When it comes to the Hall of Fame, time might be on David Ortiz’s side.
I say “might,” because I honestly have no idea if my brethren in the Baseball Writers Association of America will change their voting patterns in the future.
Ortiz, though, will not be eligible for election anytime soon. He will play at least one more season even if he hits the five homers he needs for 500; his option for 2016 vested last month and the Red Sox hold an option on him for ’17. Once he retires, he must wait five years to get on the ballot. And once he gets on the ballot, he has 10 years to get elected.
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In other words, Ortiz likely will not appear on the ballot until at least ’21, and likely not drop off it — if he falls short of the 75 percent minimum necessary for election — until at least ’31.
That’s a long time, folks.
Time, perhaps, for the voters to reconsider their views on players alleged to have used performance-enhancing drugs, as Ortiz was in 2009 when the New York Times reported that he was on a list of 104 players who had tested positive in ’03.
Ortiz, who turns 40 on Nov. 18, faces another significant obstacle: 87 percent of his career plate appearances have come as a designated hitter; Frank Thomas is the only player to be elected to the Hall after spending the majority of his career as a DH.
I’m not sure Ortiz could overcome the stigma of being mostly a DH, even though he has the same career OPS-plus as Reggie Jackson and has helped the Red Sox to three World Series titles. His alleged positive test further compromises his candidacy, at least based upon the way candidates are judged at the present time.
The testing in ‘03 was supposed to remain confidential, but certain names leaked after the U.S. government seized samples and records as part of their BALCO investigation into Barry Bonds and others.
The late Michael Weiner, then the head of the players union, raised doubts about whether some of the players on the list actually had tested positive. Ortiz said he had been careless about using over-the-counter supplements and vitamins, but denied using steroids.
All these years later, most fans don’t want to hear nuance. Most have made up their minds on whether Ortiz used PEDs. And so, presumably, have most voters.
The evidence against Ortiz is essentially the same evidence against Sammy Sosa, minus Sosa’s embarrassing appearance before Congress. And Sosa, eighth on the all-time list with 609 home runs, has declined from 12.5 percent to 7.2 to 6.6 in his three years on the ballot.
So, why might Ortiz stand a chance?
Not because he is accommodating to media; the vote is not a popularity contest. Players who are cooperative should not be rewarded. Players who are uncooperative should not be penalized. (Case in point: Eddie Murray once threatened to sue me and I voted for him on the first ballot; one thing had nothing to do with the other).
No, my hunch on Ortiz stems from my belief that the voters’ stance against alleged PED users will soften over time, even though the current voting patterns suggest no such thing.
Confirmed users such as Alex Rodriguez and Manny Ramirez might never get elected due to their vast misconduct. But as someone who has yet to vote for a player linked to PEDs, I will repeat what I’ve said before: I’m conflicted. And I’m going to be even more conflicted when a player suspected of using PEDs, but with no tangible evidence against him, is elected to the Hall. Mike Piazza fits that description. I vote for him, given the lack of evidence. But I know that a number of my colleagues don’t, because of you-know-what.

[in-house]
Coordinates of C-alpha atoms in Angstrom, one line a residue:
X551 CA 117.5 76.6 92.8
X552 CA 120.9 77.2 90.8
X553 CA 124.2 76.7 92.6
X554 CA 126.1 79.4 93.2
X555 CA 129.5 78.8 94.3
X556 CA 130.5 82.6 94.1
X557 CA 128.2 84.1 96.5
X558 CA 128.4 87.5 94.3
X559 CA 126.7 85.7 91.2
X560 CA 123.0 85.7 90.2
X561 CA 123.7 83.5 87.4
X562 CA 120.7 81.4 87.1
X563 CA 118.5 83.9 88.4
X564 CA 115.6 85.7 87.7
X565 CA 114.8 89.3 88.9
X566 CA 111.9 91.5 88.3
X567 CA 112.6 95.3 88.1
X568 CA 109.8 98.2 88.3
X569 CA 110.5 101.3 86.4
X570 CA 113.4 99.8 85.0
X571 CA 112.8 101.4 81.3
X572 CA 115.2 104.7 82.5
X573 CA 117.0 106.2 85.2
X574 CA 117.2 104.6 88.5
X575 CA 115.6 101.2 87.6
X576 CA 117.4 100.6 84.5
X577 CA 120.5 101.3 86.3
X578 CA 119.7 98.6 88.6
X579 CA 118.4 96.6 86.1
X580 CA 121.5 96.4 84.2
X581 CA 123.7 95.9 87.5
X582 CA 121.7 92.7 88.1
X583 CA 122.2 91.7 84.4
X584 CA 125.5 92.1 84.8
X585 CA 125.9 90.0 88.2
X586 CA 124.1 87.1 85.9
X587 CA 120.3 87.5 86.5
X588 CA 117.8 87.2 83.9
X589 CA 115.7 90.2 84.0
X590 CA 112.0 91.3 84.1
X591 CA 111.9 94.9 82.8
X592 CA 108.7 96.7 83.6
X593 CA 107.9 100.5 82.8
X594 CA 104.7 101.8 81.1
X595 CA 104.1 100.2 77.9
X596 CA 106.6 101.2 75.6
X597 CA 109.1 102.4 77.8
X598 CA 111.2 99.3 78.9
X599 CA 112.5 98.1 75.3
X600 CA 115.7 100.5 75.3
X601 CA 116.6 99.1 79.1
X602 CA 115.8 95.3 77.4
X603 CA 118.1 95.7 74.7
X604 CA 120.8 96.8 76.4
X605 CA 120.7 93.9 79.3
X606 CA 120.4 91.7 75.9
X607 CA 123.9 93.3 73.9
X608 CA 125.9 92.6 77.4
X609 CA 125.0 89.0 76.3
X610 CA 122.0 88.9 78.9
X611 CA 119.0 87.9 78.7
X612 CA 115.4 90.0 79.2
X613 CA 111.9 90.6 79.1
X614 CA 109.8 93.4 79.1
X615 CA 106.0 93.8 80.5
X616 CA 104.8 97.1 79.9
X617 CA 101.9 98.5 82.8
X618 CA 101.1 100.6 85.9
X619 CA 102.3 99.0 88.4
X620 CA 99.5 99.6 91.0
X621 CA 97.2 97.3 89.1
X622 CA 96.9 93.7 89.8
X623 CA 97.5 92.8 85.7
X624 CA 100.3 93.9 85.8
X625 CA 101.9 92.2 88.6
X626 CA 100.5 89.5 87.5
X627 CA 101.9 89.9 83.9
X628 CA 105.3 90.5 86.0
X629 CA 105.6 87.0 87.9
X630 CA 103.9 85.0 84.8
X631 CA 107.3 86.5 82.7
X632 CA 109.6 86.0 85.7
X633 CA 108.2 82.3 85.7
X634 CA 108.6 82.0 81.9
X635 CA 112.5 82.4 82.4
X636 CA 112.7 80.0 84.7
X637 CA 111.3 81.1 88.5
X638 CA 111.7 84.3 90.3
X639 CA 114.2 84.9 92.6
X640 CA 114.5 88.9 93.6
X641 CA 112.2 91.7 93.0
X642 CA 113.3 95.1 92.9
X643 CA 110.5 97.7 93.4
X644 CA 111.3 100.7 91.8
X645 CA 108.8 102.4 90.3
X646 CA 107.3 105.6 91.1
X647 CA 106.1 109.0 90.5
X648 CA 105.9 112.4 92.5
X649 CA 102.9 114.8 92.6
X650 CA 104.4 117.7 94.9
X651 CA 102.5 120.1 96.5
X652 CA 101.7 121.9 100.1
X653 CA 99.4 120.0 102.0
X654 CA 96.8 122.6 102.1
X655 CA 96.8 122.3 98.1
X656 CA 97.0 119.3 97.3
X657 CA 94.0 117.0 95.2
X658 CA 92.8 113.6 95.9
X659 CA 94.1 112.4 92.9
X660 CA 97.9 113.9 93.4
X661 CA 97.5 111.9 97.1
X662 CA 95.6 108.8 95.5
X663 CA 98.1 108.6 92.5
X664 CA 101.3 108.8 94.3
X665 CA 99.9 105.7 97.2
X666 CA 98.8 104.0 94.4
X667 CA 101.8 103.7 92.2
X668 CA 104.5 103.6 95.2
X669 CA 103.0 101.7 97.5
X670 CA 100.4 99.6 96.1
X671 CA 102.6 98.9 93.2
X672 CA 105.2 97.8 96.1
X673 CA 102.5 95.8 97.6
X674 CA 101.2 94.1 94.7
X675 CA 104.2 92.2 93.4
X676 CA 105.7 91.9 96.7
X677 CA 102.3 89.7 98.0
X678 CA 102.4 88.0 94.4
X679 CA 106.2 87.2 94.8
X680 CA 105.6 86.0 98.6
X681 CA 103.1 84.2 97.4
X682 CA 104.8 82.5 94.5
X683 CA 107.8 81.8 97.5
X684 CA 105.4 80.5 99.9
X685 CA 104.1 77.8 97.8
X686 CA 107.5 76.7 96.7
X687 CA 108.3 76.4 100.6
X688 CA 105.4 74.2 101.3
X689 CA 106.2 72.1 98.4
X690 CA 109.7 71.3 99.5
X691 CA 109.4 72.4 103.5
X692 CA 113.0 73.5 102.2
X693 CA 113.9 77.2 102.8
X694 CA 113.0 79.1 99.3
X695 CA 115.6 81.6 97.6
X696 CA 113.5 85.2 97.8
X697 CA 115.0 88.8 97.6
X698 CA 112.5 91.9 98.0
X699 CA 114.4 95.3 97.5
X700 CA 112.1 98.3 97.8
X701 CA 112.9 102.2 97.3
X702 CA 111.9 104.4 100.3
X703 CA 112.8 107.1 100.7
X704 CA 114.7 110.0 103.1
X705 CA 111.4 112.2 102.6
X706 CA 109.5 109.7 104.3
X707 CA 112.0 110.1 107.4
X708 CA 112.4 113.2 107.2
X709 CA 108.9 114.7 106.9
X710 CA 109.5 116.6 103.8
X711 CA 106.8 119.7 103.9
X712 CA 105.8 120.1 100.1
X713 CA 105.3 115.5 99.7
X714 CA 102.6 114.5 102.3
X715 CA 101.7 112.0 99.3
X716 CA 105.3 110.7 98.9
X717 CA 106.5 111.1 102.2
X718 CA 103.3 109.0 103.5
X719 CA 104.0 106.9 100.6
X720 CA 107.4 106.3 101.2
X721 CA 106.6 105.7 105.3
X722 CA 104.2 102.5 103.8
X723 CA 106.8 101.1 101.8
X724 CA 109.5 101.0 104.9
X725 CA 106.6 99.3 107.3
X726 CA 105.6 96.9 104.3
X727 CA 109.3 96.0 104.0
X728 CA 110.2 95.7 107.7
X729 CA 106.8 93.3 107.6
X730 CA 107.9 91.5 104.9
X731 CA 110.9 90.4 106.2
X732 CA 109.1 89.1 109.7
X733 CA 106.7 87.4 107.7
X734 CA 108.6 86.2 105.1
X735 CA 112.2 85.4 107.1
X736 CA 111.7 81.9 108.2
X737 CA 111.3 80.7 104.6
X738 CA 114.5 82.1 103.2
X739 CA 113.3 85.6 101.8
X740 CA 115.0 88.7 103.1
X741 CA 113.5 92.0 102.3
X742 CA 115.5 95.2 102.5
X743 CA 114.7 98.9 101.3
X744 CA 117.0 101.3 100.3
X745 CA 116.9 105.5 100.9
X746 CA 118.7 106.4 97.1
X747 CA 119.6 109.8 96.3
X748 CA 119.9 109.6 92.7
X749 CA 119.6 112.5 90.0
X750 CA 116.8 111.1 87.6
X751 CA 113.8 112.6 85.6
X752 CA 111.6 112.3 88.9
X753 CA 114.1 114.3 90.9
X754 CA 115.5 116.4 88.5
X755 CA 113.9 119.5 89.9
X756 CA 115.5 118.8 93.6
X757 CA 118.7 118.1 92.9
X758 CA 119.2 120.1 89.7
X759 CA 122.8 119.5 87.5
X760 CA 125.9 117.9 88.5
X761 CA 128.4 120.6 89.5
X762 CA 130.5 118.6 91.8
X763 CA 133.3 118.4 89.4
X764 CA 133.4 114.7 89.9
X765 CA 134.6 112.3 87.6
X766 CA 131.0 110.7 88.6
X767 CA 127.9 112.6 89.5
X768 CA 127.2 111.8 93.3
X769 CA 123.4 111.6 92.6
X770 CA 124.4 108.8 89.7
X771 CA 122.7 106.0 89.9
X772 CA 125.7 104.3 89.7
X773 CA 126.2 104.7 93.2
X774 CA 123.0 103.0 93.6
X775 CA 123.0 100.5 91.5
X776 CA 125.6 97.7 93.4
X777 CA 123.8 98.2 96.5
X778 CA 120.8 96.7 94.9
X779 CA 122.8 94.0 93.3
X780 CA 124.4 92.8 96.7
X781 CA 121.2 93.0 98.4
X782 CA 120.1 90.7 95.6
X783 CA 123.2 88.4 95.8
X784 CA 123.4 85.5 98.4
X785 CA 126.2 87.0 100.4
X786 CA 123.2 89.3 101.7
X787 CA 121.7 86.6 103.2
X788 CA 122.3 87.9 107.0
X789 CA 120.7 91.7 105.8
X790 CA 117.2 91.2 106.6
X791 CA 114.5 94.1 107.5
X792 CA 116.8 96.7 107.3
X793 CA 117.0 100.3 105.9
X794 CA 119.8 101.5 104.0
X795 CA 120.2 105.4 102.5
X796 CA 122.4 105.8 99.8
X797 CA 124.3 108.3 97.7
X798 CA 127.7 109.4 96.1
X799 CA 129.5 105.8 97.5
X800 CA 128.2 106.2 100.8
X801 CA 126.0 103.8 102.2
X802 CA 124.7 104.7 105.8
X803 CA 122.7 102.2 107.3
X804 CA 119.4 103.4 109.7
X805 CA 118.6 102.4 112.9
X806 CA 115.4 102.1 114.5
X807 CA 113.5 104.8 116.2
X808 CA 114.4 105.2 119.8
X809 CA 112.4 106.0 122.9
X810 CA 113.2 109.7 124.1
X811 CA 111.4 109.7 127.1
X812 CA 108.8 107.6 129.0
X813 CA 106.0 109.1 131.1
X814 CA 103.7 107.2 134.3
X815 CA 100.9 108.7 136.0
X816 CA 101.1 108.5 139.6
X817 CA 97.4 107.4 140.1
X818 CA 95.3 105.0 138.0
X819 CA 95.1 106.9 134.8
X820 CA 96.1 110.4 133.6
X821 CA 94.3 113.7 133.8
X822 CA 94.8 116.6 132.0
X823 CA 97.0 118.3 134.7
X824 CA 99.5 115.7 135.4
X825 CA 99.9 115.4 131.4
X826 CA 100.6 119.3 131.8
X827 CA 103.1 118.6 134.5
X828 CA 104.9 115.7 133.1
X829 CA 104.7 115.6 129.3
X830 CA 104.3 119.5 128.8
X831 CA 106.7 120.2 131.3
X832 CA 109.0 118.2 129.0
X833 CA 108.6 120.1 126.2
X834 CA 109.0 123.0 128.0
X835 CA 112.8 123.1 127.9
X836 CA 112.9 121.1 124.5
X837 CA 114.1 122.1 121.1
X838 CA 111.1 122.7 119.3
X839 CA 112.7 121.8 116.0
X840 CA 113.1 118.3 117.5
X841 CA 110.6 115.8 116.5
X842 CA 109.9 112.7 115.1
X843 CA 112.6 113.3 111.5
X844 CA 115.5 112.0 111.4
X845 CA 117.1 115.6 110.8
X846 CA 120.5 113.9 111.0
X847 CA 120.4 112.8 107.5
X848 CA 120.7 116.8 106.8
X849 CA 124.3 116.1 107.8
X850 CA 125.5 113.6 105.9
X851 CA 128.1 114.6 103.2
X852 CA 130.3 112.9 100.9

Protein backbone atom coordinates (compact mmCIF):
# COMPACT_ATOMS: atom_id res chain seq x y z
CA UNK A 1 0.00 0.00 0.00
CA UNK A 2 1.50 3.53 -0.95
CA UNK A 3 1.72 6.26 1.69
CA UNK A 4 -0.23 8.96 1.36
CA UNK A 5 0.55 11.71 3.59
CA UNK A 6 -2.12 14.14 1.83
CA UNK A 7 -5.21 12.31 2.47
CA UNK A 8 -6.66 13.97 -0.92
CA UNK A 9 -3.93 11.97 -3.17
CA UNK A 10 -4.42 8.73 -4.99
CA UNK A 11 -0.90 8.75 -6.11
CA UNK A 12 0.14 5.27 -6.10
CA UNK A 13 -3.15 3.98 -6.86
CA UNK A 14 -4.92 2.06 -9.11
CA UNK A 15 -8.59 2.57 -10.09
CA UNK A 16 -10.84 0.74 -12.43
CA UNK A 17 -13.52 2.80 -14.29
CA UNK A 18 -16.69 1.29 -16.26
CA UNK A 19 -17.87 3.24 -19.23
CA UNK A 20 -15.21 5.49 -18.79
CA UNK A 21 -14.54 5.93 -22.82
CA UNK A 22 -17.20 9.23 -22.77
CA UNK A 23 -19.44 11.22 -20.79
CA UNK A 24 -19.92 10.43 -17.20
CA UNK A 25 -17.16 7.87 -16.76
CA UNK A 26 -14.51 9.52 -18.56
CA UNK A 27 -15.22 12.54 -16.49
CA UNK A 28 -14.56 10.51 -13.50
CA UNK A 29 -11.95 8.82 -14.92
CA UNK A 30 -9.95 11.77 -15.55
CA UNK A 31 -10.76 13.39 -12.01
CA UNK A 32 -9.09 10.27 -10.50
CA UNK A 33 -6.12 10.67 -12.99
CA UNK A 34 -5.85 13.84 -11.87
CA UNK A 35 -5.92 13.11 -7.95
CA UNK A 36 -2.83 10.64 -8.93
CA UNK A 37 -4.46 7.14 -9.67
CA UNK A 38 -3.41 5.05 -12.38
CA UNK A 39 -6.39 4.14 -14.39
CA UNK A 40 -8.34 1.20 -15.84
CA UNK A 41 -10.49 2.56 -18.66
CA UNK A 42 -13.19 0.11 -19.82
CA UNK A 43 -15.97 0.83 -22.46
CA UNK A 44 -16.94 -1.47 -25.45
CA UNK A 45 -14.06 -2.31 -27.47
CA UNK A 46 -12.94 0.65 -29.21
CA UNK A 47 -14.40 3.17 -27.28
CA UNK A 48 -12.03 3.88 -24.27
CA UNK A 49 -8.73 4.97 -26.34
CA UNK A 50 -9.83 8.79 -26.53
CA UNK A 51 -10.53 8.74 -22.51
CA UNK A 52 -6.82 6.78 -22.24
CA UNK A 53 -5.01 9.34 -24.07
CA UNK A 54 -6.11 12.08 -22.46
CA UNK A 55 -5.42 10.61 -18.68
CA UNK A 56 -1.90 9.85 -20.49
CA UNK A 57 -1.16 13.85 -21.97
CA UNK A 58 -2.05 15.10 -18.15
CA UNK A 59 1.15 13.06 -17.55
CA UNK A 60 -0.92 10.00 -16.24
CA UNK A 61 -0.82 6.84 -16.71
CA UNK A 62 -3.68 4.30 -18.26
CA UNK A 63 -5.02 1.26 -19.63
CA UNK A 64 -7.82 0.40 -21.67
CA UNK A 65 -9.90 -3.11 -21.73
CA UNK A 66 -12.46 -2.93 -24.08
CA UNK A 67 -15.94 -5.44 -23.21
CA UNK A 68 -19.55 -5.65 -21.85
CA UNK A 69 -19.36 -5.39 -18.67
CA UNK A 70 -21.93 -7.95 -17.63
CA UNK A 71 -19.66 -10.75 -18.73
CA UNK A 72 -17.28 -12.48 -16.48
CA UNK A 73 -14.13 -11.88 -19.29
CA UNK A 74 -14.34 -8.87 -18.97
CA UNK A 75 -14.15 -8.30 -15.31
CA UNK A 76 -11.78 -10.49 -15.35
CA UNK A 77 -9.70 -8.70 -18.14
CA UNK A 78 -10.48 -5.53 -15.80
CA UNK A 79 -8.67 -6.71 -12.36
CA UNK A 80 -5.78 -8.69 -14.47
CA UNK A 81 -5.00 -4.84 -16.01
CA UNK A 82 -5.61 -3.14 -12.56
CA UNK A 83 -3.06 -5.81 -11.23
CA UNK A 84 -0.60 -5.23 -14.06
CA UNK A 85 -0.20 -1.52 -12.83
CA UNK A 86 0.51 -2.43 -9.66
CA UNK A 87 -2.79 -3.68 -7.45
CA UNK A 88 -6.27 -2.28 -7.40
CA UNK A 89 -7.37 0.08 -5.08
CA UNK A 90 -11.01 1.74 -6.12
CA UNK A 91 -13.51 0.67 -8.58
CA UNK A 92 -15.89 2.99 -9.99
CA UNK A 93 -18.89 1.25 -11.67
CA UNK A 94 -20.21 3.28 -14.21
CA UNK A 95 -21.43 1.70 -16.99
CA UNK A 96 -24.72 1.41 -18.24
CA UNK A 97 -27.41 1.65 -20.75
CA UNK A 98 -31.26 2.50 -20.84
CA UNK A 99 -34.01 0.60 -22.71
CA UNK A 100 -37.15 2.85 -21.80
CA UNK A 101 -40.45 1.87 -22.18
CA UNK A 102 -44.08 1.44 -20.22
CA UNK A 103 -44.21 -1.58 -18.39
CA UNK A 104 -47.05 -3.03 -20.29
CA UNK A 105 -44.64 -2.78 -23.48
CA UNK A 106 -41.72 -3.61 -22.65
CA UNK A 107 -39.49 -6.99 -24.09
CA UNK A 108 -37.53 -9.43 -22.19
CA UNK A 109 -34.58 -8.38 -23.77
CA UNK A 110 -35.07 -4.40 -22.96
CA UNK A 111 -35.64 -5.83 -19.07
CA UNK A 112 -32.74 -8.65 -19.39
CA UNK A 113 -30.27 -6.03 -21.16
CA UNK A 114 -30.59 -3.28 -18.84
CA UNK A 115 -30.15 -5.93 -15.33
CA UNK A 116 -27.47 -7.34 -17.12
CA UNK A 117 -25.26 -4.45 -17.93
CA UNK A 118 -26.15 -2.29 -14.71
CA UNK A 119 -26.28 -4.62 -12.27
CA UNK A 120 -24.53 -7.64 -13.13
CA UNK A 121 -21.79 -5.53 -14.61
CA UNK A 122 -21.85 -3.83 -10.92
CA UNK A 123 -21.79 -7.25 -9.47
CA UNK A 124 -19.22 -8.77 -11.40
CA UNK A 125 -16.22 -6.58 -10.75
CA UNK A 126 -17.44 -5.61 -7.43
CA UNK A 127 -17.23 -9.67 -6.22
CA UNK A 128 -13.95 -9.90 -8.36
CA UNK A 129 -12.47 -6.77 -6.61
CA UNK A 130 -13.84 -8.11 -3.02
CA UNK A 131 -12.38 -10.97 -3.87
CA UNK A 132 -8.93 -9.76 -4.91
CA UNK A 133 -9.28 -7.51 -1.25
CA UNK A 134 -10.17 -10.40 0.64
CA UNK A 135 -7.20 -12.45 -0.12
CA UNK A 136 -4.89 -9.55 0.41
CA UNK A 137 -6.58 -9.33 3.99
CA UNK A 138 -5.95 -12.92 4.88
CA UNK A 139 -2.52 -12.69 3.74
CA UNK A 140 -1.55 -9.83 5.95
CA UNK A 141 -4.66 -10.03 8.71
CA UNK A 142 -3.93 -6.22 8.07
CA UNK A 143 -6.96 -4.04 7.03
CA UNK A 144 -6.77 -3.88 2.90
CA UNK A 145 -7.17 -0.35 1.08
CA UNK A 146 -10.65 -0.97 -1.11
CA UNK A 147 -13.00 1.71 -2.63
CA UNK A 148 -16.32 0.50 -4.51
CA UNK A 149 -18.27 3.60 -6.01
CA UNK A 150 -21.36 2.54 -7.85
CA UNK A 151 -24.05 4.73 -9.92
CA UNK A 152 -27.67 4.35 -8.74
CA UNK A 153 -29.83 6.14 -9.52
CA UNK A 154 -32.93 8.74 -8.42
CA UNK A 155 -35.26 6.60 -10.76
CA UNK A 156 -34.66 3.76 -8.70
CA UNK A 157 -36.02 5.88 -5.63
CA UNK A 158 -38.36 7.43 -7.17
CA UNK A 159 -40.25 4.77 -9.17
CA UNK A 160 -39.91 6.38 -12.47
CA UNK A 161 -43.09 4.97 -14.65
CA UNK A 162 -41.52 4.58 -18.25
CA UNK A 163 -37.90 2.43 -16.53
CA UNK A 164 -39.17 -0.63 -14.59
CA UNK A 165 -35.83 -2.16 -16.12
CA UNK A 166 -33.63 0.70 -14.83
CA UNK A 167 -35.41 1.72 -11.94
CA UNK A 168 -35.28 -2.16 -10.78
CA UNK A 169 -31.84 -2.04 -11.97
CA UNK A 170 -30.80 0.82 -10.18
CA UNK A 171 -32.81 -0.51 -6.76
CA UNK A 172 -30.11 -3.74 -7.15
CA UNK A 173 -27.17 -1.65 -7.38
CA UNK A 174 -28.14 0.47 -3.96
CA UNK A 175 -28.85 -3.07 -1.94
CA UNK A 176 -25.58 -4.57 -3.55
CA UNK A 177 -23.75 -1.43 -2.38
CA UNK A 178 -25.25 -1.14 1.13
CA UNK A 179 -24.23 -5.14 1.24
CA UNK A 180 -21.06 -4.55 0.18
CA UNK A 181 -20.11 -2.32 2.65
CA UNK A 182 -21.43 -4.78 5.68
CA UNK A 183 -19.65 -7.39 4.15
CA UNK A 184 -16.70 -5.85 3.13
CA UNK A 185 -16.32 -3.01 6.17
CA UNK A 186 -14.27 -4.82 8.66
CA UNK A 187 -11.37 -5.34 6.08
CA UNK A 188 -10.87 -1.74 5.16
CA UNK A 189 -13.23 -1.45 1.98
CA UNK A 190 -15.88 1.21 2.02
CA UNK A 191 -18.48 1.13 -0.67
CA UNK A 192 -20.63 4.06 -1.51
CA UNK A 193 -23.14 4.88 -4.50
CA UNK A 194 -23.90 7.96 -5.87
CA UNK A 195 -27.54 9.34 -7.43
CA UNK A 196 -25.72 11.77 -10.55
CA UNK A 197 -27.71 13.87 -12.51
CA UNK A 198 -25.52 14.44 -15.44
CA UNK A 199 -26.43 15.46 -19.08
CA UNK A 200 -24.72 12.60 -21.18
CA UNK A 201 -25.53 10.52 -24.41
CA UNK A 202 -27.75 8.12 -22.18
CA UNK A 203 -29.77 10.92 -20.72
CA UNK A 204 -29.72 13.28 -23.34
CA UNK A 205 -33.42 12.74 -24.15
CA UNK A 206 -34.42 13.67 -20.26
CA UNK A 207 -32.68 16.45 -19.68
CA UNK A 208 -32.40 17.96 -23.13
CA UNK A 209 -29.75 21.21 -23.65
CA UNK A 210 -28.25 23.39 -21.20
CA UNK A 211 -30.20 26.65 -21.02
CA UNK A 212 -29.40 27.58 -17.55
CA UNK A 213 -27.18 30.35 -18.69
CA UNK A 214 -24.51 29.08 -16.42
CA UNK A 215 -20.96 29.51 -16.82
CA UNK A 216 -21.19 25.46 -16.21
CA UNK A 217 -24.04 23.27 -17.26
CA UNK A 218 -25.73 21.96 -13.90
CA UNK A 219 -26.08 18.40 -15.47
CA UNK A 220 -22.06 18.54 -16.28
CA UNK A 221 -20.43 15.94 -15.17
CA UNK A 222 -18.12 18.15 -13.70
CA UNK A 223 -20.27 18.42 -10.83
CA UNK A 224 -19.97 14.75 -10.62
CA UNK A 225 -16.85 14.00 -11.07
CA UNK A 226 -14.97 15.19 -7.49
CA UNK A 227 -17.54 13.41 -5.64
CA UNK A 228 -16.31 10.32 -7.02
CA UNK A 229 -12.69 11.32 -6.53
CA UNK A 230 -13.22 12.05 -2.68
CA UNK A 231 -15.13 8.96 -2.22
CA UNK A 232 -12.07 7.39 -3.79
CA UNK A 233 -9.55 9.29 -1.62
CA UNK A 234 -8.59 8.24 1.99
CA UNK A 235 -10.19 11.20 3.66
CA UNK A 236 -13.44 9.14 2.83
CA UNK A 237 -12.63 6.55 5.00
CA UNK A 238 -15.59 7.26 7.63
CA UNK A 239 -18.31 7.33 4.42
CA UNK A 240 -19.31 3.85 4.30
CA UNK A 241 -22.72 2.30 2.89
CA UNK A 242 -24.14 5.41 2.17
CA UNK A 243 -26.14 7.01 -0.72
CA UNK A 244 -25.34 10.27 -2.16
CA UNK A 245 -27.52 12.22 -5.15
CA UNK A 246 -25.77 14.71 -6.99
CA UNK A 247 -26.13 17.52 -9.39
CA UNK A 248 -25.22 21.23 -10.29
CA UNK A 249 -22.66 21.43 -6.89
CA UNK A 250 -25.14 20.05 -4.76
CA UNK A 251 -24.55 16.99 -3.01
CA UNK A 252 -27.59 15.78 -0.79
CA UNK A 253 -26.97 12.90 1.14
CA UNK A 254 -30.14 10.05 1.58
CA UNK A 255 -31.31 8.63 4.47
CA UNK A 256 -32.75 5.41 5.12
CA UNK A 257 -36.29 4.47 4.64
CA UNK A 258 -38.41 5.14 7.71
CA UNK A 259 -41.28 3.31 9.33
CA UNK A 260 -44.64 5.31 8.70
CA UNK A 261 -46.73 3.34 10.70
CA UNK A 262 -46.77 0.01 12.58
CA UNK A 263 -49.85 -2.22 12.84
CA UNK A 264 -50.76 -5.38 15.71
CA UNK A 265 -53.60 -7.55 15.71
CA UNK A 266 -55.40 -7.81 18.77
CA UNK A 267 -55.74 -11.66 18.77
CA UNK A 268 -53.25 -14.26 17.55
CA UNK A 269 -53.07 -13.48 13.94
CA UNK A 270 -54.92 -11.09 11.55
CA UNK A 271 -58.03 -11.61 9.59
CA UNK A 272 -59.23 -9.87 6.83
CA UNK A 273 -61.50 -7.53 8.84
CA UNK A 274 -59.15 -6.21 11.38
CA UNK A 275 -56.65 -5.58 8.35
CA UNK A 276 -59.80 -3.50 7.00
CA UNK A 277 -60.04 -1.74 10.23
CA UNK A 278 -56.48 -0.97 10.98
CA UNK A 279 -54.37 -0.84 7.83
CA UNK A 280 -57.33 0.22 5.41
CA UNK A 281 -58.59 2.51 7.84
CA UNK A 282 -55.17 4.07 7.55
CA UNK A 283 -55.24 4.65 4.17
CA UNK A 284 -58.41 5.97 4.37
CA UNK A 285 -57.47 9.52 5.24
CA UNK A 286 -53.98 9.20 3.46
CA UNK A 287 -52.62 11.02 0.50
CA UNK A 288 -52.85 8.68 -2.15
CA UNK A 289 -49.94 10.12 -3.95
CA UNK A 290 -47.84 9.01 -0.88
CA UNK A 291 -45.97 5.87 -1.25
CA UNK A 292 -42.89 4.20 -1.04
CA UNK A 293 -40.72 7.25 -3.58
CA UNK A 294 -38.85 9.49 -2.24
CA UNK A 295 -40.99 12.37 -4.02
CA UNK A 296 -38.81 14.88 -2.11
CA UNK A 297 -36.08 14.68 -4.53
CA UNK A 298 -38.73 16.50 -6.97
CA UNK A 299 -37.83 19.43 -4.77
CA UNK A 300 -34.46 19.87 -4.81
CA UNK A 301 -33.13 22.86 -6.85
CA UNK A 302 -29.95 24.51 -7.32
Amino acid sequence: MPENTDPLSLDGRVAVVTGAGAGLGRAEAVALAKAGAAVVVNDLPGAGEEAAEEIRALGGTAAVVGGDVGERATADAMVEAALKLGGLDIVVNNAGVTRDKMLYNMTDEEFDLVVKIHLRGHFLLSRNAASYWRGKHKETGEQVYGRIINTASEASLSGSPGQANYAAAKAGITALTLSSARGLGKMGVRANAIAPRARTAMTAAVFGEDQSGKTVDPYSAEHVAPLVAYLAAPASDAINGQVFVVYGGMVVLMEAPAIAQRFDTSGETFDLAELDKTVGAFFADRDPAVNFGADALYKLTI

What if we learn that a player already enshrined in Cooperstown used PEDs? At what point do we stop splitting hairs? My point is this: Withholding votes from Bonds, Roger Clemens and others soon could become more difficult to justify. The problem all along — well, one problem — is that we do not know who did what, and to what extent.
My rationale for excluding Bonds, Clemens and Co. is that they gained an unfair competitive advantage, knowingly cheating non-users (we do not need proof; this is not a court of law). As I’ve written before, election is not a right; it is a privilege. To me, certain players abandoned that privilege, and the instructions from the Hall to consider character, integrity and sportsmanship encourages voters to take a subjective approach.
I understand the other side; I’ve always understood the other side. In truth, the only people I don’t understand are the absolutists, those on either side who are self-righteous and strident and totally convinced they are correct. Every position is flawed, every path includes a trap door.
Meanwhile, the electorate is turning over. Younger writers, who often are more forgiving of alleged PED users, are gaining ballots as 10-year BBWAA members. And in July, the Hall announced that members who are more than 10 years removed from active status no longer will be eligible to vote.
Will all that lead to new voting patterns? Your guess is as good as mine.
I’ve got my own beef: the Hall’s decision in July 2014 to reduce a player’s stay on the ballot from 15 to 10 years. That change might help clear the logjam of candidates, but it also robs voters of the one thing that might help them sort through the current noise and confusion: time.
Bonds and Clemens have only seven years left on the ballot, and they’re barely halfway home; neither has cleared 38 percent of the vote. Maybe the five years of additional eligibility would have helped them, maybe not. But the further we get from the so-called Steroid Era, the clearer our perspectives will be.
On David Ortiz. On everyone.
That’s Ortiz’s best hope. By the time he is on the ballot, we might be having a different conversation.